Long before Vermont became our 14th state, its people were known for their independence. They were not excited about joining the new United States; nor did they want to remain a part of the British crown. They liked being independent and made that clear to the other colonies on more than one occasion.
Vermont State Constitution, circa 1777.
Such an opportunity came on July 2, 1777. In response to abolitionists' calls across the colonies to end slavery, Vermont became the first colony to ban it outright. Not only did Vermont's legislature agree to abolish slavery entirely, it also moved to provide full voting rights for African American males. On November 25, 1858, Vermont would again underscore this commitment by ratifying a stronger anti-slavery law into its constitution.
Vermont's July 2, 1777 action was undoubtedly a historic event. The proclamation underscored the growing discontent many had with slavery and the slave trade, particularly in the colonies of the North where Quaker-led abolitionist movements were taking root.
Earlier, in 1774, New England-area colonies Rhode Island and Connecticut had outlawed overseas slave importation, but still allowed inter-colony slave trade.
Regardless of the good legal intentions of New England legislators, black Americans continued to be treated with disdain and cruelty in the North.
While Vermont, Rhode Island and Connecticut abolitionists achieved laudable goals, each state created legal strictures making it difficult for “free” blacks to find work, own property or even remain in the state.
Rhode Island, while legally ending slave importation from overseas, continued to have the highest number of slave auctions in the New England states. Additionally, Rhode Island's laws governing the treatment of African Americans — free or slave — were continually revised and updated and were among the harshest in the colonies.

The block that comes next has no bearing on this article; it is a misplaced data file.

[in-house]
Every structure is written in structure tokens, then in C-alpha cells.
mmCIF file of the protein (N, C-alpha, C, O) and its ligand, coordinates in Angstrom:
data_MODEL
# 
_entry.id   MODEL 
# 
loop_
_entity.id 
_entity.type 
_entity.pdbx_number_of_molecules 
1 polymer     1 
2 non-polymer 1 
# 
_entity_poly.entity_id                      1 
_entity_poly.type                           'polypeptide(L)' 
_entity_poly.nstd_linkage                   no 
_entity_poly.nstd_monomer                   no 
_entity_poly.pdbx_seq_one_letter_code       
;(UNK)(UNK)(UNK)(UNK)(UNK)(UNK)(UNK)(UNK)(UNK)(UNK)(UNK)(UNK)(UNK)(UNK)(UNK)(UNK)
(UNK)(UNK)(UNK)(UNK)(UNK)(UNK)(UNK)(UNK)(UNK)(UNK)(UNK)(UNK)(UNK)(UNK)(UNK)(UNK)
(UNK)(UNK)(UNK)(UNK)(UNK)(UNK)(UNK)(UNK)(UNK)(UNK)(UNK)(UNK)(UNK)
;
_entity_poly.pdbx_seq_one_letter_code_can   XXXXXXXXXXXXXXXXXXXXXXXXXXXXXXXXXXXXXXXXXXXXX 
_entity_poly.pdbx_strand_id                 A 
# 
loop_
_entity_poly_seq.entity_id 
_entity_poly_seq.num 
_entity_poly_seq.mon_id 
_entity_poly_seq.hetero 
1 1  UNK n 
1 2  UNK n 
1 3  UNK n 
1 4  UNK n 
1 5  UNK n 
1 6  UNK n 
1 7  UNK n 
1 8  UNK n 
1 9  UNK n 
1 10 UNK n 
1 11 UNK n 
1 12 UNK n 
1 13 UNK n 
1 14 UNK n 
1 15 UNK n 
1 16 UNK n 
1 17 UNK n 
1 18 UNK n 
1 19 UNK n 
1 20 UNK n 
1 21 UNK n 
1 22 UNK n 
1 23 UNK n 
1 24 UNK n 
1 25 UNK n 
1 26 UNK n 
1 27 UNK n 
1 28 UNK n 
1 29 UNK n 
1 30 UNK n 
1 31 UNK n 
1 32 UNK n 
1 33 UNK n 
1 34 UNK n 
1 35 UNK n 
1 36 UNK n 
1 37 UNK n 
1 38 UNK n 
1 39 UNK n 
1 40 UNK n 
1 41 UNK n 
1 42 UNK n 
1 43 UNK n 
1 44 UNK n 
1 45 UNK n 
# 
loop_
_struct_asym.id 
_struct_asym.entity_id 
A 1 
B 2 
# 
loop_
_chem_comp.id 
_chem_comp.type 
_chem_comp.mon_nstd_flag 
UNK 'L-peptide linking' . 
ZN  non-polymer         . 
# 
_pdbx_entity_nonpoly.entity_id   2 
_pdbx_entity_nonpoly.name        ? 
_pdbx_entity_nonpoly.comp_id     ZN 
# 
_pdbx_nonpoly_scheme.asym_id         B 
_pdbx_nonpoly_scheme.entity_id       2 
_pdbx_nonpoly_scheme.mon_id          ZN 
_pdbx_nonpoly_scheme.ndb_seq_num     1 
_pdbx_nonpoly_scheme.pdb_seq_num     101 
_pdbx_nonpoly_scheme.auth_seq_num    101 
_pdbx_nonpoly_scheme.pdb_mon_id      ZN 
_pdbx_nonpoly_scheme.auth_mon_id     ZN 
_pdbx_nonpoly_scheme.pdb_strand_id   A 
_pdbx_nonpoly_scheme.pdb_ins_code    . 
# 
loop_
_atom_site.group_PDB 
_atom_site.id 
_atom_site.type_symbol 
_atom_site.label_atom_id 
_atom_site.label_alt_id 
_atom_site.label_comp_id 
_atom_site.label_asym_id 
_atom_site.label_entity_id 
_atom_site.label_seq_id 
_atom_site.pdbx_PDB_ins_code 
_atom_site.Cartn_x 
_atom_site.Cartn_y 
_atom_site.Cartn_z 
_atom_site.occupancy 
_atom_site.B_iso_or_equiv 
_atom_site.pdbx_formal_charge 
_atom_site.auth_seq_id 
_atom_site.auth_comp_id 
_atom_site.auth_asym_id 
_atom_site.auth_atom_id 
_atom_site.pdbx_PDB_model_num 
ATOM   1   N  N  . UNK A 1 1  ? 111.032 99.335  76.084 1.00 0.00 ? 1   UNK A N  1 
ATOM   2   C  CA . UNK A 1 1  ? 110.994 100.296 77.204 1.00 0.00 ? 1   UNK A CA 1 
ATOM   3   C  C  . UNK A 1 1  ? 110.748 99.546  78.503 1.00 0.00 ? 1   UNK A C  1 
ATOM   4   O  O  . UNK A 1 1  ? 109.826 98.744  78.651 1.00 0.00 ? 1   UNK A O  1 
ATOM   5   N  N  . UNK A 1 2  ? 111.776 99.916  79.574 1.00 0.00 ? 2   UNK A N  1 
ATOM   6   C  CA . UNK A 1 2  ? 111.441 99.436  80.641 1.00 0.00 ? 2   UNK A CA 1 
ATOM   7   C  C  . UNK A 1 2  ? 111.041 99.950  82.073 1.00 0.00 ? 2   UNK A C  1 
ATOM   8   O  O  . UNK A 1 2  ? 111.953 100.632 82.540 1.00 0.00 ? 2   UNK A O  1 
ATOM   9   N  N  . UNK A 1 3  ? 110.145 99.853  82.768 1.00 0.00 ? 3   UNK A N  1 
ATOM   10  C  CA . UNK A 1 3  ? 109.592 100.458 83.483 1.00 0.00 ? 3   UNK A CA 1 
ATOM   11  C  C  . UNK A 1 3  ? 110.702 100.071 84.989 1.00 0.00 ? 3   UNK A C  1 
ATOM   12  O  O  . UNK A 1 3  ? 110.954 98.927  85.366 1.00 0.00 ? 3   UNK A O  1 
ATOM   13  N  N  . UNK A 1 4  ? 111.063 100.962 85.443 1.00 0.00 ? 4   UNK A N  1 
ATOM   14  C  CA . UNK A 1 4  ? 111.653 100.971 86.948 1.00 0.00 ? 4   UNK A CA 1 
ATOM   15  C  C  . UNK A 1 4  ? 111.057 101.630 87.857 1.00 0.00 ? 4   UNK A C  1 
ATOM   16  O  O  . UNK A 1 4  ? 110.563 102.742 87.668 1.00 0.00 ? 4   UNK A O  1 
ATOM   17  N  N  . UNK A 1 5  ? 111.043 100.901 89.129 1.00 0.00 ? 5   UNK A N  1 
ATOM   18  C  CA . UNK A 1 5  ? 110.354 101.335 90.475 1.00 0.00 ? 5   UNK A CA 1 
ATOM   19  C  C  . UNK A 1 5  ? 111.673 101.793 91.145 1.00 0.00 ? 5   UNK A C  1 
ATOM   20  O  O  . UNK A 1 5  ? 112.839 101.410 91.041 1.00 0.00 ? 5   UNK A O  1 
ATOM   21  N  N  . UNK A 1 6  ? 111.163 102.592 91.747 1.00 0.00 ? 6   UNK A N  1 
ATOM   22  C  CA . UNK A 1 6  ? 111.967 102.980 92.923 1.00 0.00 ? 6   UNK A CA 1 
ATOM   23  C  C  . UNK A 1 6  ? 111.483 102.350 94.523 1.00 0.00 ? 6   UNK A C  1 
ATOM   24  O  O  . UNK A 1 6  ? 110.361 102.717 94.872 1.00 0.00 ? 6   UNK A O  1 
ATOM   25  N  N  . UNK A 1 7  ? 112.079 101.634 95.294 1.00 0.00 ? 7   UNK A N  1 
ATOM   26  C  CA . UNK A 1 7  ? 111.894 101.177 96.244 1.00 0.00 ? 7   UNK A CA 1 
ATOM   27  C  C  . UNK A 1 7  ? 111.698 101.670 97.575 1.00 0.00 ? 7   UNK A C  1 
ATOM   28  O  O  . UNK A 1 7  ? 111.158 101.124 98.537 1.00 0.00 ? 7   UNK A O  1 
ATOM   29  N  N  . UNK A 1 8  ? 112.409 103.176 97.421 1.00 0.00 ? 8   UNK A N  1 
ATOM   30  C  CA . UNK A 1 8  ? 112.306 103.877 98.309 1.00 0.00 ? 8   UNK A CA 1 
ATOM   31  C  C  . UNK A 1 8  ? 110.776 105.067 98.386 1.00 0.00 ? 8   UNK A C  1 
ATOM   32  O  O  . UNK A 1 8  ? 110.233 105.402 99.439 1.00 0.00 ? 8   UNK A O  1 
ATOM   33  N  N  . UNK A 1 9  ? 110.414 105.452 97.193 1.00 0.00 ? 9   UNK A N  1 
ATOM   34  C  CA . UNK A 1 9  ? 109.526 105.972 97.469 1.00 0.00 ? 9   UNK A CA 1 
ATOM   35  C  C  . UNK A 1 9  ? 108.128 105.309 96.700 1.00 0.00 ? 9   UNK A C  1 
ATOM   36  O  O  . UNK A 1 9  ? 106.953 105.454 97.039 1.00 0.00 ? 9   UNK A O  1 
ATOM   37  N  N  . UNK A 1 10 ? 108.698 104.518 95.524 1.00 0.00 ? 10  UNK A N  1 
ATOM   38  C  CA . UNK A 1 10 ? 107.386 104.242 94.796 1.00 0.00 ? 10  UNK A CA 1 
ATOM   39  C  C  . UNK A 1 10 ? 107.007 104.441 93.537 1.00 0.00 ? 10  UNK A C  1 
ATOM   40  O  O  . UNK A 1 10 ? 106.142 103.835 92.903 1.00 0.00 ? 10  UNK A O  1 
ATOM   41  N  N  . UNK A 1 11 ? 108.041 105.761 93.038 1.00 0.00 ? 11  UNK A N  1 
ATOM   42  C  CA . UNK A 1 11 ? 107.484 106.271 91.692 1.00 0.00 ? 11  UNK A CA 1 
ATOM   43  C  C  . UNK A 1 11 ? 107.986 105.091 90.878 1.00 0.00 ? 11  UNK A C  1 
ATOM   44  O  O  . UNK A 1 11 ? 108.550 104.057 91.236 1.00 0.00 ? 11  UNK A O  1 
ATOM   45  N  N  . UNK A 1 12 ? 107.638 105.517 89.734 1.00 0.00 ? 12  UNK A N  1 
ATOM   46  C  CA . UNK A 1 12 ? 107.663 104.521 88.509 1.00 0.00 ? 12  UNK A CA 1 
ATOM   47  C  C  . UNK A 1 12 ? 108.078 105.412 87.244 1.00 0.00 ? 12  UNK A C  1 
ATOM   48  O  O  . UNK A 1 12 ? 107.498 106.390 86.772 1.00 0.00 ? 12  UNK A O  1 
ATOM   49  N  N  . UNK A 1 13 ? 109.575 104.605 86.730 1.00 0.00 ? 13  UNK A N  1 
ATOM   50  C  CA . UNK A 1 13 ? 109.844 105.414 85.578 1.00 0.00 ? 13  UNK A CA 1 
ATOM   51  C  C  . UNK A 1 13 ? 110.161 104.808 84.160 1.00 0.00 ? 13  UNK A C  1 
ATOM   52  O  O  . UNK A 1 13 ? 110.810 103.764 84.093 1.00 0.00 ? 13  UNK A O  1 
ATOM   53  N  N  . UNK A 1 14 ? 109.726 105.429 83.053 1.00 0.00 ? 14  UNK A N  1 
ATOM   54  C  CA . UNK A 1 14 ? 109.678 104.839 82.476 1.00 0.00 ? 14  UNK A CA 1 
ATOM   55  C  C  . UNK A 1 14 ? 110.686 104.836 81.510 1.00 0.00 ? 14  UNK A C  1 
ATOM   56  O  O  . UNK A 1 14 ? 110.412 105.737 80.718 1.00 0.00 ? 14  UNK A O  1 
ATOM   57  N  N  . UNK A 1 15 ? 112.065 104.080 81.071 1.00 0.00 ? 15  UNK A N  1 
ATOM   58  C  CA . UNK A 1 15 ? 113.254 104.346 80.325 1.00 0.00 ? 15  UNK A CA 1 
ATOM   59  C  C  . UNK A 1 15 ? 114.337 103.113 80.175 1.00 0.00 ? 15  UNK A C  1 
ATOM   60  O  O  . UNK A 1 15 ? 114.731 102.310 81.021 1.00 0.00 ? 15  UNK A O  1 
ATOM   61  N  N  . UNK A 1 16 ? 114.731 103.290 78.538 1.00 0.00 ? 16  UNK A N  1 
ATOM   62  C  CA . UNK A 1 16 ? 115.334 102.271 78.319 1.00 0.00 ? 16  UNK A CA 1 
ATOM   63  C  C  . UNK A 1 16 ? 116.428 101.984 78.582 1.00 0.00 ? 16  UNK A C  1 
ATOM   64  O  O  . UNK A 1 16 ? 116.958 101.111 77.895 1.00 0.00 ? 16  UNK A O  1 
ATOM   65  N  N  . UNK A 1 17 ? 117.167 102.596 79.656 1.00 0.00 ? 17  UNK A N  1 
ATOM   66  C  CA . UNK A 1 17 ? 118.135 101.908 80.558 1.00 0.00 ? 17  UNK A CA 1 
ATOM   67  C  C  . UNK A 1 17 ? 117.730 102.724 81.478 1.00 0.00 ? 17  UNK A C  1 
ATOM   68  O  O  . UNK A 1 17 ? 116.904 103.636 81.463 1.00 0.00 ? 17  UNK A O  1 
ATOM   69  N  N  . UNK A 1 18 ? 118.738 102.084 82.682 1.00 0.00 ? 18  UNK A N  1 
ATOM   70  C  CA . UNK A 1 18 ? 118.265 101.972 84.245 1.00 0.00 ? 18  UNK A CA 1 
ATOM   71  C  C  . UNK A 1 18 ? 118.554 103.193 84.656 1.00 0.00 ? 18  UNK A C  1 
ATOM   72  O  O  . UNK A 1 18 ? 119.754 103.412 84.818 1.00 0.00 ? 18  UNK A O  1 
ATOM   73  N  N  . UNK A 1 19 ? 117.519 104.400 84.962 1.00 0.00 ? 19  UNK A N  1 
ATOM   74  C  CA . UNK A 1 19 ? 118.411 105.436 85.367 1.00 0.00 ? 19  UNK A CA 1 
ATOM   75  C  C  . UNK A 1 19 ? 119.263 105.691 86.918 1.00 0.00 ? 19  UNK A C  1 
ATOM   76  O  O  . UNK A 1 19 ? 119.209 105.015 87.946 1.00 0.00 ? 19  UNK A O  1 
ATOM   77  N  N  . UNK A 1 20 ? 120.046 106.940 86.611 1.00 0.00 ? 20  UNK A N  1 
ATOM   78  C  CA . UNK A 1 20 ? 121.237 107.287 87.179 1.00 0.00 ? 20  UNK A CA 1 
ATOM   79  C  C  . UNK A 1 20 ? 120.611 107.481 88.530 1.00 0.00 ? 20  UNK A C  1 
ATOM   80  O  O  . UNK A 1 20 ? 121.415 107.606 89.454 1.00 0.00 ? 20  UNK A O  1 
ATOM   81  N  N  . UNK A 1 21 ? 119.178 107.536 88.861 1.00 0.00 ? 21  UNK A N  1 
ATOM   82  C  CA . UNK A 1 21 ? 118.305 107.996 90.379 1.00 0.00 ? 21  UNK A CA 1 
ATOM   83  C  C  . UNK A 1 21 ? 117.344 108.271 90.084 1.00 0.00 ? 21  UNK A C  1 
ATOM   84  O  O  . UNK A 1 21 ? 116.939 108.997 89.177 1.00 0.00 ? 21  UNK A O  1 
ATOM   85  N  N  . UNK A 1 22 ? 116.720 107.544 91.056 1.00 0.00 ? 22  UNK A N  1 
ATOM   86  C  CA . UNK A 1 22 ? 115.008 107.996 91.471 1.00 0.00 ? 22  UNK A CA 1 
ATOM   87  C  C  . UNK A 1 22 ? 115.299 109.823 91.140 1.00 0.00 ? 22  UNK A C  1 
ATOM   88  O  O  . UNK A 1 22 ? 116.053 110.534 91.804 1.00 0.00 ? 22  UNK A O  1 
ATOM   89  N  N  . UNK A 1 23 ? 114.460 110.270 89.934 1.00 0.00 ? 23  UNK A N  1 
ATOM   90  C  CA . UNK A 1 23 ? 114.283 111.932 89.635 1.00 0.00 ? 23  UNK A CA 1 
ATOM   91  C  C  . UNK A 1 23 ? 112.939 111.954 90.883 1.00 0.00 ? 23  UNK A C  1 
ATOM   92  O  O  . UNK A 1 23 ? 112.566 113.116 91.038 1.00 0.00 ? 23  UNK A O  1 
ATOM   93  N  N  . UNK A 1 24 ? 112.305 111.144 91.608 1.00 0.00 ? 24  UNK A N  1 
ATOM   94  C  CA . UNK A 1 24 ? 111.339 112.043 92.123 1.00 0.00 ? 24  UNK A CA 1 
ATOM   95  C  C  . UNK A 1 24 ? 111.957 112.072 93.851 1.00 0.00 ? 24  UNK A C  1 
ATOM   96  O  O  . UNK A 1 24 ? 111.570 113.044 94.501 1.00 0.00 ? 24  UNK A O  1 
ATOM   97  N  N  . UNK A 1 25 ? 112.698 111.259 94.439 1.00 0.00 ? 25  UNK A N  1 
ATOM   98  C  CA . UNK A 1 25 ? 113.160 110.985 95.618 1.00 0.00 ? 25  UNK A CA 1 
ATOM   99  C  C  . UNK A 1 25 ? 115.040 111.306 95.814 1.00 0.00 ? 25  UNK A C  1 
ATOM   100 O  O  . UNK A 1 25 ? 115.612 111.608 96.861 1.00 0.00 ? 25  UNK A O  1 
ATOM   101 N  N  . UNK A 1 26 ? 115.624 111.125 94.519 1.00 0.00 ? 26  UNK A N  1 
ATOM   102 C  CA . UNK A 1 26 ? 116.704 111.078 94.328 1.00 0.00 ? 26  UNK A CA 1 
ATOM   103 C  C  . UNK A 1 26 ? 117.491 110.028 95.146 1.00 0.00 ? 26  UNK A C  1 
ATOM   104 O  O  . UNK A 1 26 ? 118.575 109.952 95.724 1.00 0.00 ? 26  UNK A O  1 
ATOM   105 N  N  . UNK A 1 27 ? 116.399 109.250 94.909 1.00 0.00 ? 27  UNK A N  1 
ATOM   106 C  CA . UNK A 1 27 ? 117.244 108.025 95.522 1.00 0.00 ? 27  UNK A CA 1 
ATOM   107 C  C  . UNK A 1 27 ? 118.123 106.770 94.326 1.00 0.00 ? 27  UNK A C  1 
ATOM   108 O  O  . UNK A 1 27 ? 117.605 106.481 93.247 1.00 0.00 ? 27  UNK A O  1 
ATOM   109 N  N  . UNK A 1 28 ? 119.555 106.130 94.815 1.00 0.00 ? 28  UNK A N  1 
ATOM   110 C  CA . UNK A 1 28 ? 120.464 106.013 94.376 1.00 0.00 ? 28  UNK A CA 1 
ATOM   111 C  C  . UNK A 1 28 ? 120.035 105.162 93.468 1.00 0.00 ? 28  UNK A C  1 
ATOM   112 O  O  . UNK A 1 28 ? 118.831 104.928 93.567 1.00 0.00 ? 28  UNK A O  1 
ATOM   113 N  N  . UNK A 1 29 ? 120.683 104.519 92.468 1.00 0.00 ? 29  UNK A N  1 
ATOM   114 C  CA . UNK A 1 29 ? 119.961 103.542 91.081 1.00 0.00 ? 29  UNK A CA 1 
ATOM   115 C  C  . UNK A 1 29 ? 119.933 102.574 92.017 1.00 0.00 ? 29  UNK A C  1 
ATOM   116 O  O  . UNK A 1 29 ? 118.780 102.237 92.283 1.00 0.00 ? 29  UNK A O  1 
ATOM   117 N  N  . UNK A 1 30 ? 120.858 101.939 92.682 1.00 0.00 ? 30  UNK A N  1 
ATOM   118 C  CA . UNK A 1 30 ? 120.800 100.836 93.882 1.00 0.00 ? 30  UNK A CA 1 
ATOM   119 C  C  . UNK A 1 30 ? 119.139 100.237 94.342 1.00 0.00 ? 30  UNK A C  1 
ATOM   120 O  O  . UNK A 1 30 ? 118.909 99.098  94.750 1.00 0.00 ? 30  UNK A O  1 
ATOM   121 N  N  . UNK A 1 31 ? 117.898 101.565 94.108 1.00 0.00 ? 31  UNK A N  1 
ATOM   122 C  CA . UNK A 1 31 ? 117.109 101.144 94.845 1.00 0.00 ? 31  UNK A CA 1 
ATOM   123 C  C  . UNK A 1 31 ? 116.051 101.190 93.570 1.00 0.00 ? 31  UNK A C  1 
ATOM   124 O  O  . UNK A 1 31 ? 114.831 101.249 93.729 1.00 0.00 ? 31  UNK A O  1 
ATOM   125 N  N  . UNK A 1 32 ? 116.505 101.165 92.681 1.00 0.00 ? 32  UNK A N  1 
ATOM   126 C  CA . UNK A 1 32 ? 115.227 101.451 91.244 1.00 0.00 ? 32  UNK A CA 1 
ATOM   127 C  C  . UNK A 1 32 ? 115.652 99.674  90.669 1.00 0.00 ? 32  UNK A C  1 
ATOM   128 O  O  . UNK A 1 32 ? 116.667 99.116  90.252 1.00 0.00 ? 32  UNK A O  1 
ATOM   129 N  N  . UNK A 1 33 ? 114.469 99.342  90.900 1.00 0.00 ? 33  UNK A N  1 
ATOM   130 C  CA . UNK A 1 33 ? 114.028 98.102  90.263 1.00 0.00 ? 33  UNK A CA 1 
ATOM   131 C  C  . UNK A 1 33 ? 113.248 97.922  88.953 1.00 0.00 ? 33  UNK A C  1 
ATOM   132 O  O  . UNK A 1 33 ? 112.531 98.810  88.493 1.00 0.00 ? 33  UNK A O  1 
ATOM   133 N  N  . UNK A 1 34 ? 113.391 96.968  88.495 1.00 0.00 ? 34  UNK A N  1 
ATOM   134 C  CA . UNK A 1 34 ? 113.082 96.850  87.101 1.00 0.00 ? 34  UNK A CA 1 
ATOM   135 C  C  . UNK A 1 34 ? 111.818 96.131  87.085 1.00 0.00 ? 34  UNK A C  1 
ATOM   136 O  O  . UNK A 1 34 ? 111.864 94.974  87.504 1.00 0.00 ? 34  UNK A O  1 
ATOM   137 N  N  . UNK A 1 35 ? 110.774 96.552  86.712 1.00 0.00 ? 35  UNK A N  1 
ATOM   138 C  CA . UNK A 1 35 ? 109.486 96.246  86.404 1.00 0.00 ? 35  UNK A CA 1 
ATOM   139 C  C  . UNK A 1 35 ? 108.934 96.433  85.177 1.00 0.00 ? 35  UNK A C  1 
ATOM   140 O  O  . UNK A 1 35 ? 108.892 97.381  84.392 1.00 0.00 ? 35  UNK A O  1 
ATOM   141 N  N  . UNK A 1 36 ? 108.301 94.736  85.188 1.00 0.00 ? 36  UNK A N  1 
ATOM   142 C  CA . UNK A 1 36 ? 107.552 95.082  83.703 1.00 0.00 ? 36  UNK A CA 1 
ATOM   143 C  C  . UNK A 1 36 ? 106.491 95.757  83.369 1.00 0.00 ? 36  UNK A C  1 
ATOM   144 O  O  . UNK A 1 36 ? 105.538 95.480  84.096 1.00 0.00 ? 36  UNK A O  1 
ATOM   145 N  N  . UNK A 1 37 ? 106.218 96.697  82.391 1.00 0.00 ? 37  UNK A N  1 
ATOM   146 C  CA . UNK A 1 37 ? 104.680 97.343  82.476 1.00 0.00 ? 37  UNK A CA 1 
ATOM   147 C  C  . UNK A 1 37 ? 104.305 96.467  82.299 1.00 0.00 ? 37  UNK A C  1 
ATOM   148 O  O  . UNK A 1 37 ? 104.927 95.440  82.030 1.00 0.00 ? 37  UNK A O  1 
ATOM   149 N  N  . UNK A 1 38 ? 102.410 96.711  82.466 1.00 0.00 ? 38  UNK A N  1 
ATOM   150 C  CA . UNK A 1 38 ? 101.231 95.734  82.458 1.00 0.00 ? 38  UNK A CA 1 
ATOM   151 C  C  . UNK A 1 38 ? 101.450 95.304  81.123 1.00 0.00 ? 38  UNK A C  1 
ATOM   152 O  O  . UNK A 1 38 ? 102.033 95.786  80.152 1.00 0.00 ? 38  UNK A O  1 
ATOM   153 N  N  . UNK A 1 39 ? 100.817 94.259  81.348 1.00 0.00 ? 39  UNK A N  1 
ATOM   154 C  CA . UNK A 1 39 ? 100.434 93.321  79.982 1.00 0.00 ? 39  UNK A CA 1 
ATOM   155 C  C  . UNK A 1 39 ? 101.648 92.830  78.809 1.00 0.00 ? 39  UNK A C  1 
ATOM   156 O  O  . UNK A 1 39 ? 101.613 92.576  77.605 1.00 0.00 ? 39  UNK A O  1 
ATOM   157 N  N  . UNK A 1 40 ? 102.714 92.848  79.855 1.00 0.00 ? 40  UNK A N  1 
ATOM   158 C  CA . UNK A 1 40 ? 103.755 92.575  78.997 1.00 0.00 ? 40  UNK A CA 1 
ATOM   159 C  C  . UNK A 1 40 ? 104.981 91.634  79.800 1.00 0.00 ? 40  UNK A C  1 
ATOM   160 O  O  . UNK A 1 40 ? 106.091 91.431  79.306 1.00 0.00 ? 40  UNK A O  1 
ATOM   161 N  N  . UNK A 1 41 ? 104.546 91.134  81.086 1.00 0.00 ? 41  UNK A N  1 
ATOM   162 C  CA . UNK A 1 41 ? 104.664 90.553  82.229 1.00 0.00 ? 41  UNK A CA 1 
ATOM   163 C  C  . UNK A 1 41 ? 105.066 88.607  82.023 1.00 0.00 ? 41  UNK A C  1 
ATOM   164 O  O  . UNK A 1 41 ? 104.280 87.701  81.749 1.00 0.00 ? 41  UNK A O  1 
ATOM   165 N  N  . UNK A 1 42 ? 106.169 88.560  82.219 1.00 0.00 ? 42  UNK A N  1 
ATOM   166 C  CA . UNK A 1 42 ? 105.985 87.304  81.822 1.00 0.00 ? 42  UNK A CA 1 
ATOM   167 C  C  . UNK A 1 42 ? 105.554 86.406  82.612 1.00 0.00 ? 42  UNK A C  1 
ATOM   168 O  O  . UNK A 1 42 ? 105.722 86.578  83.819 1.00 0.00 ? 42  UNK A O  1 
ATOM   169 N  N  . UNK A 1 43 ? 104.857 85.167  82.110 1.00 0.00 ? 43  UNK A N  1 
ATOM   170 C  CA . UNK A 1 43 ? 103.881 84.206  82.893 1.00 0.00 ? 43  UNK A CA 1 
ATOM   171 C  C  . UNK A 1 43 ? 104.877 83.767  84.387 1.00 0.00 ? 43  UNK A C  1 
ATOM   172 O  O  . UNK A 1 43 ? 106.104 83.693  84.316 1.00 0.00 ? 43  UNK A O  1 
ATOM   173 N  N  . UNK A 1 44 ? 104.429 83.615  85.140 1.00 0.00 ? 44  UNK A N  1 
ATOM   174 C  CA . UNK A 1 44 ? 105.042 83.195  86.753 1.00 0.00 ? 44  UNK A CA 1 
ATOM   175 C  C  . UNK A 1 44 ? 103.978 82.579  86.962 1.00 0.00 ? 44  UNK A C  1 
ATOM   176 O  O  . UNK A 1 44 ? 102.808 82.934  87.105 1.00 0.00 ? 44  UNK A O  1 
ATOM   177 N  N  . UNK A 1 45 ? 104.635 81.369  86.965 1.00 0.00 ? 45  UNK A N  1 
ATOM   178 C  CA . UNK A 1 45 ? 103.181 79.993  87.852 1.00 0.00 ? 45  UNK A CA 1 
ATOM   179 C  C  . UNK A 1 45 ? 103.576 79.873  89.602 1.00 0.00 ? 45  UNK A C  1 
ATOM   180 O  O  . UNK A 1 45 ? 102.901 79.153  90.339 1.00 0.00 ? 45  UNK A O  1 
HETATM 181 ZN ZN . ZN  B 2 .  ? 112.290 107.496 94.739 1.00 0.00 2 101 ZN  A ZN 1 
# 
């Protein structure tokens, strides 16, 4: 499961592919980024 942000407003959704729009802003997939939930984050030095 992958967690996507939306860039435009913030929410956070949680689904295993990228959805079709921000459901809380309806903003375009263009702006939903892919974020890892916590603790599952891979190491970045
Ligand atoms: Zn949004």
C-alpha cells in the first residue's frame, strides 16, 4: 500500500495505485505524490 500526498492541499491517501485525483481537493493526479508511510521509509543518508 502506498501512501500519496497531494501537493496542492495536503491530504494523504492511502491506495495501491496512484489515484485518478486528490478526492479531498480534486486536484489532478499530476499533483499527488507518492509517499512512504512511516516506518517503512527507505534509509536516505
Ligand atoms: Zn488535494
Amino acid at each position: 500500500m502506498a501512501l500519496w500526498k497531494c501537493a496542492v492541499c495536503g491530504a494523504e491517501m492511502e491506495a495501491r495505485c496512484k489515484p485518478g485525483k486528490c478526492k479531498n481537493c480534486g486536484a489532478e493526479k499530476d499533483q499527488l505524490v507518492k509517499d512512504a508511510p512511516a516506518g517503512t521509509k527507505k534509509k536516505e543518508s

If free blacks associated with slaves, both could and would be whipped. Anyone giving an African American a cup of hard cider was leveled with a heavy fine, whipped or both.
Vermont's July 1777 declaration was not entirely altruistic either. While it did set an independent tone from the 13 colonies, the declaration's wording was vague enough to let Vermont's already-established slavery practices continue.
The harshest treatment for free blacks in New England was found in Connecticut. Through a series of different legislative acts created before and after the Revolutionary War, it became nearly impossible for free African Americans to live in the state. For example, free blacks could not walk into a business without the proprietor's consent, nor could free blacks own property.
In fact, Connecticut lawmakers were so strident in their efforts to push blacks out of their state, the property law was rewritten to be retroactive. The few free African Americans who did own land were forced to void their titles and return property ownership to the town.
More often than not, New England emancipation declarations provided cover for more covert laws that ultimately sought to force African Americans into leaving their states. Whether free or not, black Americans clearly understood that their day-to-day welfare was dependent on their ability to both challenge and accommodate the racism they faced.
African Americans during this period were more often treated — at least physically — better than their kinsmen and women in the South. But they remained discriminated against, unwanted, and, at times, subjected to harsh treatment similar to that suffered by enslaved Africans in the South.
So, while it is important to note the intent of the Vermont legislature when it banned slavery — to send a message of independence from the original colonies — it is equally important to understand that the lives of free black men and women in Vermont and elsewhere in New England remained harsh and unfair.